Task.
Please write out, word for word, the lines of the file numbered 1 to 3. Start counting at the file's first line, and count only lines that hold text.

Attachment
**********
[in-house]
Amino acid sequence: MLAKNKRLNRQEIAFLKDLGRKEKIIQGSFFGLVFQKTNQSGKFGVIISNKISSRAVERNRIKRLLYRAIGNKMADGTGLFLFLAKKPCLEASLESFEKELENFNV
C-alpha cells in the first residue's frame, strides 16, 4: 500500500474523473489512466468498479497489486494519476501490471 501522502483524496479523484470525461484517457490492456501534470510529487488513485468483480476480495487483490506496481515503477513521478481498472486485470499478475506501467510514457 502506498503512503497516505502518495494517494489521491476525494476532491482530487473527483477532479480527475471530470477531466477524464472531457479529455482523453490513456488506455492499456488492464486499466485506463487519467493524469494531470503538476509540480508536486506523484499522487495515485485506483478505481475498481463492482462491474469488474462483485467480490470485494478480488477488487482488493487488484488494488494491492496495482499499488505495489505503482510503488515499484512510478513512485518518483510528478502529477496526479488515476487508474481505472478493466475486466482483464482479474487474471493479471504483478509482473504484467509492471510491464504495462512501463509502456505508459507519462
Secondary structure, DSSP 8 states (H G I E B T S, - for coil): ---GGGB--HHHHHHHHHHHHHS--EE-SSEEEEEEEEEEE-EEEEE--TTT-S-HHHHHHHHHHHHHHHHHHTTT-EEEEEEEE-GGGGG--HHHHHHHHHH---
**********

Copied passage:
[in-house]
Amino acid sequence: MLAKNKRLNRQEIAFLKDLGRKEKIIQGSFFGLVFQKTNQSGKFGVIISNKISSRAVERNRIKRLLYRAIGNKMADGTGLFLFLAKKPCLEASLESFEKELENFNV
C-alpha cells in the first residue's frame, strides 16, 4: 500500500474523473489512466468498479497489486494519476501490471 501522502483524496479523484470525461484517457490492456501534470510529487488513485468483480476480495487483490506496481515503477513521478481498472486485470499478475506501467510514457 502506498503512503497516505502518495494517494489521491476525494476532491482530487473527483477532479480527475471530470477531466477524464472531457479529455482523453490513456488506455492499456488492464486499466485506463487519467493524469494531470503538476509540480508536486506523484499522487495515485485506483478505481475498481463492482462491474469488474462483485467480490470485494478480488477488487482488493487488484488494488494491492496495482499499488505495489505503482510503488515499484512510478513512485518518483510528478502529477496526479488515476487508474481505472478493466475486466482483464482479474487474471493479471504483478509482473504484467509492471510491464504495462512501463509502456505508459507519462